Submitted to: Transactions of the ASABE
Publication Type: Peer Reviewed Journal
Publication Acceptance Date: January 10, 2011
Publication Date: April 20, 2011
Citation: Sauer, T.J., Hatfield, J.L., Haan, F.L. 2011. A wind tunnel study of air flow near model swine confinement buildings. Transactions of the ASABE. 54:643-652.
Interpretive Summary: Facilities that feed livestock are sources of odor, dust, and greenhouse gases. The amount of these materials tranported and how far they are transported are determined by management practices and environmental conditions. In this study, we used a wind tunnel with scale models of swine production buildings to study the effect of wind speed and direction on air flow near the buildings. The results showed that when buildings are placed across the wind, the building creates a large area behind it with low wind speed. The sloping roof of the building also helps make the low wind zone about 5 times taller than the building. When the wind blows along the same direction as a building, the area of low wind speed is much smaller. These results indicate that if buildings are built across the direction of the prevailing winds, there is a greater chance that a sheltered zone will form behind the building that may reduce the amount of odor, dust, and greenhouse gases transferred from the site. This research is important to other scientists and producers looking for ways to reduce air quality impacts from agricultural practices.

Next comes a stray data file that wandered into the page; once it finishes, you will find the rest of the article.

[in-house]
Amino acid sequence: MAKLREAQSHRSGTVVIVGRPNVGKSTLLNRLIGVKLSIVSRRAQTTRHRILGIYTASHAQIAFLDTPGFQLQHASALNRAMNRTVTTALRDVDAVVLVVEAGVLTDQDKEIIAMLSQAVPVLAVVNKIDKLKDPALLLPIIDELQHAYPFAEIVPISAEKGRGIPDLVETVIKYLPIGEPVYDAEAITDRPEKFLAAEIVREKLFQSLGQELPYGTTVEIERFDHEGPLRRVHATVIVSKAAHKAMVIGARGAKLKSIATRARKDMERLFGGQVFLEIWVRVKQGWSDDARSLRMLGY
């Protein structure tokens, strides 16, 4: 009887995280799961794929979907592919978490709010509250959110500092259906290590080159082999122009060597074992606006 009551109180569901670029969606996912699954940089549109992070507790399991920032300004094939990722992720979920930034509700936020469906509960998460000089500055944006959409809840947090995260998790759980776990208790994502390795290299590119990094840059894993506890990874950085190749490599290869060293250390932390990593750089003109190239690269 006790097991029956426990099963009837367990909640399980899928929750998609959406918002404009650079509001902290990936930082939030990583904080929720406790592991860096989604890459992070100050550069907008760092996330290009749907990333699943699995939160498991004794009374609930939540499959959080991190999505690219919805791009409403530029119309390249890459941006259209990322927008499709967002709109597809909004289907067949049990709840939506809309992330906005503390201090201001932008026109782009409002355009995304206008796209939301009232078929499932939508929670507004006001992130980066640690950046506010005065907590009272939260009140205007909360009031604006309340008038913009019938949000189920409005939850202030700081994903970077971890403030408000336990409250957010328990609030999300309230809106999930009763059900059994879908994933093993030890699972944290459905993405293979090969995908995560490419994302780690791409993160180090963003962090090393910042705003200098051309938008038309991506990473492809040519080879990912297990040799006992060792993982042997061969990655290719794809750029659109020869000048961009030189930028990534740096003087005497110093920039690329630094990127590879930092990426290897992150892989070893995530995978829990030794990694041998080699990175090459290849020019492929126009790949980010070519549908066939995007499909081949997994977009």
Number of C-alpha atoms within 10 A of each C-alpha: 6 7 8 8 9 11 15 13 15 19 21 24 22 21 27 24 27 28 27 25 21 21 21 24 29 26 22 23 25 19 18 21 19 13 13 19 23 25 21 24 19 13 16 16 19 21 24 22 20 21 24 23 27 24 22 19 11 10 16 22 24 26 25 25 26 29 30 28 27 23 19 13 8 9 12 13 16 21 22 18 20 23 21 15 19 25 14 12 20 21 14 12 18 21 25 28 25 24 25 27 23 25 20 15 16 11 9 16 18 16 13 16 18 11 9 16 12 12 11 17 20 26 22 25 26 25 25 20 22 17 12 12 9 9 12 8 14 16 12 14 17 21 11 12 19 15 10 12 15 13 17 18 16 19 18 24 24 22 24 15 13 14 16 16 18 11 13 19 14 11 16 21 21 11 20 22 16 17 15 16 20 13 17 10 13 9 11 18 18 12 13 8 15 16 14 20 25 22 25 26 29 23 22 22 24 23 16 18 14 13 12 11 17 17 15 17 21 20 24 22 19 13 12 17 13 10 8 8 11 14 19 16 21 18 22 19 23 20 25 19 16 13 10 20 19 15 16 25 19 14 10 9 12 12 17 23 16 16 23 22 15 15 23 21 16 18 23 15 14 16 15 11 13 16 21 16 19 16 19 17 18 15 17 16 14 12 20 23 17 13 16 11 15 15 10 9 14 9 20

One of the most significant and persistent environmental concerns regarding swine production is the transport of odor constituents, trace gases, and particulates from animal production and manure storage facilities. The objectives of this study were to determine how swine housing unit orientation affects air velocity and turbulence downstream and to assess the opportunities for reducing offsite transport of air quality constituents. Measurements were made with ~1:300 models of swine finisher buildings in a low-speed wind tunnel capable of producing air velocities up to 12 m s-1 (27 mph). Runs were completed with no building models and with 1 housing unit oriented parallel and perpendicular to air flow and with 4 housing units oriented parallel, perpendicular, and at a 30° angle to air flow. Velocity and turbulence measurements were completed in a grid of 83 points within a 215 mm-high x 400 mm-wide vertical plane (8.5 x 15.7”) at separation distances 2H, 5H, and 10H downstream from the building model arrays (H = model height of 17.5 mm) using a constant temperature anemometer system with a 3-D hot film probe. A large zone of reduced longitudinal velocity (u) and increased turbulence intensity (Iu) in the wake of model buildings oriented perpendicular to flow was observed and was still pronounced 10H downstream. The size and strength of this turbulent wake is attributed to the sloping roofs of the building models which, with a frontal vortex under the upwind building eave, initiate and sustain a vertical jet and boundary layer detachment. One or 4 parallel building models exhibited the least influence on downstream velocities and turbulence intensities. One perpendicular and 4 30° models produced intermediate effects. Careful interpretation of these results is necessary to assess the potentially offsetting effects of reduced velocity and increased turbulence of the wake zone and applicability to field conditions with variable wind speed and direction and atmospheric stability.